The writer is the midwife of understanding.
– AMITAVA KUMAR
Monthly Archives: September 2012
Good news for the Restored Voice Project: I have access to some lovely portraits and images of the Tibetan women of Dharamsala. This means the Kickstarter will launch sooner than expected: September 30th!
Wonderlane, A.K.A. Photographer Libre, has taken beautiful, evocative shots all around the world – including many from Seattle… it all seems to lead back to that place! – and has an extensive collection of Tibetan nuns at Dolma Ling nunnery. I’m always thrilled to discover their smiling faces, and in this case, I really needed some help. January rapidly approaches, and the Kickstarter needs to launch. However ready I may be, I know that I need images of these awe-inspiring ladies to really make this project tangible. But I’ve never been to Dharamsala to take my own media. Photographer Libre – aptly named – is happy to share her photos with me for the informational Kickstarter video, so that I can show the nuns themselves. A video just of me would not be as powerful, because this isn’t really my book. It’s theirs. And I hope to feature photography in the book.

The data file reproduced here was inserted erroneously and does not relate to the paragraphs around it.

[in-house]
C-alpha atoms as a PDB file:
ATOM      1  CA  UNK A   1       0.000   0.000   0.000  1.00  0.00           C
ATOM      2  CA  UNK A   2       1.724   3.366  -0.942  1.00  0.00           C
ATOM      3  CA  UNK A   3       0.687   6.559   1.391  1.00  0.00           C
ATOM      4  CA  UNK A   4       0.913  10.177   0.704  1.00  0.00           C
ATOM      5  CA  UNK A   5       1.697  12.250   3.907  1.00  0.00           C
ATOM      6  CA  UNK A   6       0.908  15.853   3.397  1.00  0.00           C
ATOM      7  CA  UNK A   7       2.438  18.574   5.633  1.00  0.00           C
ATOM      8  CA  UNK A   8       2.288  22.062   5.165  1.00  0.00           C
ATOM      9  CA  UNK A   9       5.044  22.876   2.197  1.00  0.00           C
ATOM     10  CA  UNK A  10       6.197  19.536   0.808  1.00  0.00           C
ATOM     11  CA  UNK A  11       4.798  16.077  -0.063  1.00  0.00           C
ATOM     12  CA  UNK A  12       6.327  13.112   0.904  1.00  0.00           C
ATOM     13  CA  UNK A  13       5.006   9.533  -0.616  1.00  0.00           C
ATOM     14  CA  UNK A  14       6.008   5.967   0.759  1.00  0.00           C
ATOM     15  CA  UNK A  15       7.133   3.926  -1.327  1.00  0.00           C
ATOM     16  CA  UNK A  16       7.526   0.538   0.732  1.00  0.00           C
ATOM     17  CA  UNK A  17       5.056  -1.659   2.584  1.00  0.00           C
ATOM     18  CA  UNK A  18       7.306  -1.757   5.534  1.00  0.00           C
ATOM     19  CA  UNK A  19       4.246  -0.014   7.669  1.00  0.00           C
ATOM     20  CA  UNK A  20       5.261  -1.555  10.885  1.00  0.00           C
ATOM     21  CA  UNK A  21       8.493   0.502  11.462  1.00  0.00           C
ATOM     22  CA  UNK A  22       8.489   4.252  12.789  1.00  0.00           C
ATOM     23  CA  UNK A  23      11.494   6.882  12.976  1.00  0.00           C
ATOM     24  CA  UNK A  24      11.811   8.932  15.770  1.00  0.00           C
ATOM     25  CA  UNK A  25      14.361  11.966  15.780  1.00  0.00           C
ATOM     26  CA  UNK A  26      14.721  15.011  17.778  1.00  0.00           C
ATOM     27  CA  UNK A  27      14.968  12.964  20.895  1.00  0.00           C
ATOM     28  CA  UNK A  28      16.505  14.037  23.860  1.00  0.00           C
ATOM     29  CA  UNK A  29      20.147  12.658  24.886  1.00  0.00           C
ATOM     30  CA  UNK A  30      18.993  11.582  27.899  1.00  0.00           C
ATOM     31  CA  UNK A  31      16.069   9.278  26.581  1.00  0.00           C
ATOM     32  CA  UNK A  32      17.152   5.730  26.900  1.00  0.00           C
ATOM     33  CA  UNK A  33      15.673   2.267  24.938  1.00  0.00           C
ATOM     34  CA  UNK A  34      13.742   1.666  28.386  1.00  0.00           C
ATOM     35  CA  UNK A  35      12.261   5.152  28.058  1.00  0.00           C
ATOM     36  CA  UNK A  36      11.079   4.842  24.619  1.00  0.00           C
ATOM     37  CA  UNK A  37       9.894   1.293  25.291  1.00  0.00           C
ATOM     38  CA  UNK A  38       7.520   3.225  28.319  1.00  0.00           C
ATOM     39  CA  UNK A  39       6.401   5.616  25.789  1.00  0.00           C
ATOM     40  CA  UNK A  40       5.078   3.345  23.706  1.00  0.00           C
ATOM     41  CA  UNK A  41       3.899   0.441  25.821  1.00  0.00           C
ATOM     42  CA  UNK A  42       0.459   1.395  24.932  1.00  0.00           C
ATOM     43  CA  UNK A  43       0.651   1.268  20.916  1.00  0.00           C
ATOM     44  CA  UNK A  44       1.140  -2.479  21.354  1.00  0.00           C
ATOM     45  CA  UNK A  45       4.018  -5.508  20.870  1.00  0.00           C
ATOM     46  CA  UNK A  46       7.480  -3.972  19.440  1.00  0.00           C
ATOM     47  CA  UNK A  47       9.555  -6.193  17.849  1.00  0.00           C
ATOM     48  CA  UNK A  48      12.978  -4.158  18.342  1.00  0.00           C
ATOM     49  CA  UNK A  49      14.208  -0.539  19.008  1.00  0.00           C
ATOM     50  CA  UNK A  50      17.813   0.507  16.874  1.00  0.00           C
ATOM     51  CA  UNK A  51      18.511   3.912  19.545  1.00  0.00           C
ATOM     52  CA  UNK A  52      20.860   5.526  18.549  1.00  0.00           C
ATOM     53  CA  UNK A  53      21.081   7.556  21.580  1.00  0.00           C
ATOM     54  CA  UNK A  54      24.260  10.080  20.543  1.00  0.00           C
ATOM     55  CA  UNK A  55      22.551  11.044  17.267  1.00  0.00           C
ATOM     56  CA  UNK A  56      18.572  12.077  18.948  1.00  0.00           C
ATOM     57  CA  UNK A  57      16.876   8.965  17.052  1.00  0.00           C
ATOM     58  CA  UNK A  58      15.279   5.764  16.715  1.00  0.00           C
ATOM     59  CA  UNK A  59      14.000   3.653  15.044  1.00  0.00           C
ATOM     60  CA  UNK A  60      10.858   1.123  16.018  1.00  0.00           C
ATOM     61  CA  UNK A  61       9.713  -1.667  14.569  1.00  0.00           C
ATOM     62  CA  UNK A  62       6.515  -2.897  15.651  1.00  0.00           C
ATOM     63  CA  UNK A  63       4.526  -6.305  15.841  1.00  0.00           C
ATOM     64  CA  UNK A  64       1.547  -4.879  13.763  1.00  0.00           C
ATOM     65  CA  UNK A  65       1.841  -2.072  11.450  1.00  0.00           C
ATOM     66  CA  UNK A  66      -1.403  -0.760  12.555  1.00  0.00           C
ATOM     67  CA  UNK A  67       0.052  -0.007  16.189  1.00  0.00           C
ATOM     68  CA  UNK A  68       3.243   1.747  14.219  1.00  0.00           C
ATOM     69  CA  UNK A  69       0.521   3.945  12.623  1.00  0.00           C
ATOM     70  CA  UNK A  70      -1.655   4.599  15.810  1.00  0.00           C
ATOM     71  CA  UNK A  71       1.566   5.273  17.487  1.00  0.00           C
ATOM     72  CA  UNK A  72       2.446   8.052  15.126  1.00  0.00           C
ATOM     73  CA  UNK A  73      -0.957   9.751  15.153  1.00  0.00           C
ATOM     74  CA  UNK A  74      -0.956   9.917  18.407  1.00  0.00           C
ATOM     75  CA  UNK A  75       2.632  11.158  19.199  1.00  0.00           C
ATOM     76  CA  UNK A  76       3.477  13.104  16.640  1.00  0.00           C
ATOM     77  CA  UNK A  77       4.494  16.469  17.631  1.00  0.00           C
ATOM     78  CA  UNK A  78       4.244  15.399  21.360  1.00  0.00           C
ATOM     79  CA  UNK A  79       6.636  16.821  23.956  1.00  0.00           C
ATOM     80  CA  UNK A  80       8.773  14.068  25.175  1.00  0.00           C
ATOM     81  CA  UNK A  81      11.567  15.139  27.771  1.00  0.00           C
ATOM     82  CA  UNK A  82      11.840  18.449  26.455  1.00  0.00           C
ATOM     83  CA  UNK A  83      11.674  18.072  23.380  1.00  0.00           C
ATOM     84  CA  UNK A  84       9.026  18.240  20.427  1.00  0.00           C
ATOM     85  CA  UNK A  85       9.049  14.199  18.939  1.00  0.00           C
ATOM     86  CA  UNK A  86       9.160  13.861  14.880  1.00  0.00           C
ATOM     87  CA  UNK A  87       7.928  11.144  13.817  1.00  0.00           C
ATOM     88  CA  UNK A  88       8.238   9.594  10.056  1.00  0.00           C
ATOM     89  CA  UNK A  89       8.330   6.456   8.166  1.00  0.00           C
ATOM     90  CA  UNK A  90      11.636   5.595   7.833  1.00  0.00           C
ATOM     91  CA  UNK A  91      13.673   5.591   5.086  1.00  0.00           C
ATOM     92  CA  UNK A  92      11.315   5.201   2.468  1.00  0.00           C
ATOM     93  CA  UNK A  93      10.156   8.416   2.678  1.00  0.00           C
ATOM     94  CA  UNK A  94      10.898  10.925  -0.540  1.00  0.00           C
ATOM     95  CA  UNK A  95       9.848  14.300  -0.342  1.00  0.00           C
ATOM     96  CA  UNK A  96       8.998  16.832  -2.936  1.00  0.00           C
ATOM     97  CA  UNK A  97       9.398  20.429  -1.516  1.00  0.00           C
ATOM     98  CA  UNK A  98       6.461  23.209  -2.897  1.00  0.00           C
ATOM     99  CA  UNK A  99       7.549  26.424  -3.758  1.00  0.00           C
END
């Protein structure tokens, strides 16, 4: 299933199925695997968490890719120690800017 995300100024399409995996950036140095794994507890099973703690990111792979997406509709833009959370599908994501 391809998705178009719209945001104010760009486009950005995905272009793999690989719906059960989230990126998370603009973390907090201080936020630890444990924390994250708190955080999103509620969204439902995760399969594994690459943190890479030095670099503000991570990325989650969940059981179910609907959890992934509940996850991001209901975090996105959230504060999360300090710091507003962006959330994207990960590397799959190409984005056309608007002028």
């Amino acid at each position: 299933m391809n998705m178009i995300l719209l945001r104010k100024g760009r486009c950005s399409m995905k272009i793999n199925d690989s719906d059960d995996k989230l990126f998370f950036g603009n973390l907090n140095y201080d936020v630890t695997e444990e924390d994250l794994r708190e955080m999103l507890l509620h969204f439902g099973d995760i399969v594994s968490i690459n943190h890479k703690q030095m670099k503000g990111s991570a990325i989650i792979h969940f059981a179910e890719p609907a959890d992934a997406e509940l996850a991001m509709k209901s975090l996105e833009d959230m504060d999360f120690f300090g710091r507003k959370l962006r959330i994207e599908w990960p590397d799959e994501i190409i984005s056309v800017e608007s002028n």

I would like to take this moment to thank Wonderlane publicly. Her work is already exquisite, but it’s made all the more beautiful by her willingness to share and help other artists realize their goals – and, specifically with RVP, to help a project that seeks to share, empower, and spread the word to the world. Kudos, Wonderlane! All of you should definitely check out her site: here is it again. I think a copy of the finished book will magically appear in her mailbox someday…
“I have always felt that the action most worth watching is not at the center of things but where edges meet. I like shorelines, weather fronts, international borders. There are interesting frictions and incongruities in these places, and often, if you stand at the point of tangency, you can see both sides better than if you were in the middle of either one.” – Anne Fadiman
This is why refugees, and particularly Tibetan refugees in Dharamshala, have so much to tell us. They are hinged, living presently while still waiting, hanging in limbo, living oxymorons as they are free. Tibetans. I’ve been doing a lot of photography browsing of the region I’ll be visiting: in-between globalization and tradition, Dharamshala reminds me of an ancient, mountain hilltop village from long before my time just as it reminds me of NGO’s, cosmopolitanism, and our global aid community. Plus, of course, the effect of the events of my time.
Fadiman is the author of one of my all-time favorite books, The Spirit Catches You and You Fall Down. A work of cultural and medical anthropology, it is a huge inspiration for the methodology I’ve developed for RVP, in its attention to emotion, compassion, and the individual’s voice while always prioritizing research, therefore material that is sound for the classroom. I can only hope to produce something as delicately drawn. Or, rather, I can only work very hard.